Karen hill tribe – History and Culture

Origins of the Karen

It is not clear where the Karen hill tribe originates from.  Tibet and the Gobi desert are considered possible homelands of the Karen. What is clear is that the Karen have been living in Burma for many centuries. In the 18th century Karen started migrating into Thailand.

White Karen in the forest west of Chiang Mai probably in the 1930s
White Karen west of Chiang Mai, 1930s. Courtesy of the Backhouse archives

Where do they live?

Karen live in fifteen provinces in Thailand. These are all along the Burmese-Thai border from Chiang Rai, Chiang Mai, Mae Hong Son down to Tak, Kanchanaburi and further south to the Isthmus of Kra. Green Trails organizes tours to Karen communities in the Mae Wang area and on Doi Inthanon. Karen communities also feature in tours to the Mae Taeng and Chiang Dao areas. There are Karen villages in the Doi Wawee area, south of Chiang Rai.

Subgroups

In Thailand, the Karen hill tribe is divided into four major sub-groups: the Sgaw Karen who call themselves and other related subgroups Pga-gan Yaw. Then there are the Pwo Karen or Plong: the Pa-O or Taungthu who are also known as Black Karen and the Bwe or Kayah or Red Karen. There are two sub-categories of Pwo Karen – in the north, the Pwo Rachaburi, and in the east, the Pwo Kanchanaburi.

Woman of the Karen Tribe on Doi Inthanon, Thailand
Karen woman, Doi Inthanon.

Language

The Karen languages are members of the Tibeto-Burman group of the Sino-Tibetan language family. They consist of three mutually unintelligible branches: Sgaw, Pwo, and Pa’o. The Karen languages are almost unique among the Tibeto-Burman languages in having a subject–verb–object word order. Other than Karen and Bai, Tibeto-Burman languages feature a subject–object–verb order. This anomaly is likely due to the influence of neighboring Mon and Tai languages.

We limit ourselves here to Sgaw and Pwo Karen languages. Pa’o is barely spoken in Thailand.

Karen Pwo

Hello(where are you going?)        Lessu (as in let)

Goodbye(come back again)         Leelon

Yes                                  Meesur (sur as in certain)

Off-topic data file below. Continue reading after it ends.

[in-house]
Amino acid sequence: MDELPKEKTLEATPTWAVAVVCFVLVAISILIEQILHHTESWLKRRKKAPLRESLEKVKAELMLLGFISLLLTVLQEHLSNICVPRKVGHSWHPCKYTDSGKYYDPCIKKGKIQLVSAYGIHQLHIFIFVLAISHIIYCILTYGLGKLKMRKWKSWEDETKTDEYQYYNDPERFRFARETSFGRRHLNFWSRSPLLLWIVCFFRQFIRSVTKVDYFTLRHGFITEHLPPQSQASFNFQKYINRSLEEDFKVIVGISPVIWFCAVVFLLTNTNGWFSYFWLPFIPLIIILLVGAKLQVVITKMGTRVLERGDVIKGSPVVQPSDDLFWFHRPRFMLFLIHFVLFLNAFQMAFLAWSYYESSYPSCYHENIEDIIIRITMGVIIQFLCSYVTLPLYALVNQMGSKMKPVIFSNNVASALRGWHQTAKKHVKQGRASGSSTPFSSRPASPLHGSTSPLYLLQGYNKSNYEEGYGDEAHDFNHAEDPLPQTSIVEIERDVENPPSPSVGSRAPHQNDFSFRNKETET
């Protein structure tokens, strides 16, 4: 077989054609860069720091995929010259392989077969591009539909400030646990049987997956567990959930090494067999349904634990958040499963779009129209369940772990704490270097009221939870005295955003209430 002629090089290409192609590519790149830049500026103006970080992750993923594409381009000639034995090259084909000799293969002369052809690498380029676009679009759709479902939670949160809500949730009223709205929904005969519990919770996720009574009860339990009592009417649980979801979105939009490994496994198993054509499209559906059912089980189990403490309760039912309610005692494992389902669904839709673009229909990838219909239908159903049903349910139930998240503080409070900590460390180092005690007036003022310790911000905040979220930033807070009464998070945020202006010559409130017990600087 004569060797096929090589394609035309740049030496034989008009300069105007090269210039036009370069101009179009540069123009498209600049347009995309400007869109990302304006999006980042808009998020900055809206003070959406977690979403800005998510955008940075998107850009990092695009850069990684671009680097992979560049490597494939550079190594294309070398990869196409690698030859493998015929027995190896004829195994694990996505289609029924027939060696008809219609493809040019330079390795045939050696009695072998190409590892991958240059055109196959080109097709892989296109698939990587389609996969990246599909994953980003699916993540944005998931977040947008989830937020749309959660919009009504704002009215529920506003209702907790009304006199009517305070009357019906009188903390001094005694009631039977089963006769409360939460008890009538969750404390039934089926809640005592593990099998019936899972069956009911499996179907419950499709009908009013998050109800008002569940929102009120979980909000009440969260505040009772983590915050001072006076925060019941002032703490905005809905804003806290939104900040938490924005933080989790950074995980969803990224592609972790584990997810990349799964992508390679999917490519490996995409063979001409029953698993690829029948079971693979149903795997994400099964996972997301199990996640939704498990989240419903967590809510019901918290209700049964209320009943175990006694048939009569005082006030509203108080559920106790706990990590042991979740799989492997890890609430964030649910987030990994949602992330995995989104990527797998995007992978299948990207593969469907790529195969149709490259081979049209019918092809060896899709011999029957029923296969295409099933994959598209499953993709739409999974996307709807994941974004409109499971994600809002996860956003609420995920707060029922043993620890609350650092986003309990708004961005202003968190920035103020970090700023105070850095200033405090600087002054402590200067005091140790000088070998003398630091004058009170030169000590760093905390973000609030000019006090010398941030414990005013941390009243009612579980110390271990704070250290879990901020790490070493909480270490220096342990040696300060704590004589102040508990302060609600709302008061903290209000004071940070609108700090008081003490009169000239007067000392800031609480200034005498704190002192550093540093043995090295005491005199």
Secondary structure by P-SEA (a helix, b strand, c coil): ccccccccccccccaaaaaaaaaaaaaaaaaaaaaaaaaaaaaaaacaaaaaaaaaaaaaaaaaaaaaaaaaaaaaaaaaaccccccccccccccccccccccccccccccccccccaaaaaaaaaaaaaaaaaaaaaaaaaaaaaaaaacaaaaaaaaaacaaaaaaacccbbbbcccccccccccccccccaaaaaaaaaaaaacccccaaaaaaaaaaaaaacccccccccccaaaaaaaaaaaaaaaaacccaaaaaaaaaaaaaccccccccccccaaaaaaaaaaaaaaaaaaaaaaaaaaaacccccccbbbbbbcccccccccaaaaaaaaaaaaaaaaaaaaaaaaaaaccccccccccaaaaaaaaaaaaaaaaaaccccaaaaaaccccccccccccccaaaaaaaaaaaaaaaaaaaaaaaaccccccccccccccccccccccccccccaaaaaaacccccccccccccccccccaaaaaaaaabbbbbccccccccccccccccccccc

No                                                 Meeber

Thank you                       Nibonitar (Ni as in knee)

How much                                      Chi dulleh

Good                                              Gwee

Very good                                       Gwee ter ter

Rice                              Gwee ter ter (ter as in terror)

Village                                             Ring paa

House                                             Dank

Guest room                                     Sow

Food (rice)                                      Obee

Water                                              tea

Tea Char

Boy Akwe

Girl Amung

bed meenon

Baby Poesur

Beautiful Gweek

What is your name? Ami Nit Alair?

1 Bon

2 Key

3 Saar

4 Lee

5 Yeah

6 Who

7 Noair

8 Kho

9 Quee

10 Lachee

20 queechee

100 Lapang

Karen woman weaving near Mae Wang

Karen Skaw

Hello(where are you going?) Lessu Le

Goodbye(come back again) Leelon

Yes Uhh

No Dumaba

Thank you Tola Blu

How much Delow

Good Gay

Very good Gay do rah

Rice May

Village Zee

House du

Guest room depan

Food (rice) May

Water tea

Tea normal

Boy Akwe

Girl Homung

bed meenon

Baby Poesur

Beautiful Gweek

What is your name? Mee Dee Low?

1 De

2 Ke

3 Sur

4 Lui

5 Zer

6 Chu

7 Noay

8 Chor

9 Quee

10 chee

20 queechee

100 Dukuzar

Karen woman Mae Wang trekking
Mae Wang trekking meeting locals

Religion

The Karen hill tribe is the largest of the minority groups. Many people of the Karen hill tribe were converted to Christianity by the missionaries, with some tribes still practicing animism. Much of Karen hill tribe life is dictated by the spirits. The most important is the “Lord of Land and Water” who controls the productivity of the land and calls upon the rice spirit to grow. Also important is the matrilineal ancestor guardian spirit (bga). The village priest is the most revered individual. He is the ritual leader and it is he who sets dates for the annual ceremonies. As the Karen have been incorporated into the Thai state increasing numbers have turned to Buddhism. However, some Karen, especially the Sgaw Karen, have been very responsive to the gospel.

Culture and lifestyle

The Karen hill tribe people wear woven v-neck tunics of various natural colours and turbans. Unmarried women wear distinctive long white v-neck tunics. The Karen occupy lowland areas, engaging in agriculture, including rice cultivation. Most Karen live in mountain villages and practice shifting cultivation of the rotating field type (that is, they move their fields, not their villages). They are primarily subsistence rice farmers. Because they live in the lower mountains, they have interacted significantly with the Thai population.

They are also skilled weavers and the most environmentally conscious of the hill tribes – practicing crop rotation, thus preserving the forest. The Karen hill tribe is the only tribe that owns elephants. Their formerly isolated villages now boast electricity, running water and a dirt road. Many marketable crops, such as tomatoes, soya beans, peanuts, beans and peppers, have become almost as important as the basic rice crop.

Karen hill tribe women weaving at the Old Chiang Mai Cultural Center.
Karen hill tribe women weaving at the Old Chiang Mai Cultural Center. Courtesy of Old Chiang Mai.

Important Karen festivals

As many Karen hill tribe people have been converted to Christianity they celebrate Christian festivals such as Christmas and Easter. During Easter the Karen also engage in ‘finding the egg’. More about this tradition here.
Buddhist Karen celebrate the New Year (‘Nee Saw Ko’) in January.

 

The Karen people in Green Trails tours

You can meet the Karen people in many Green Trails tours:

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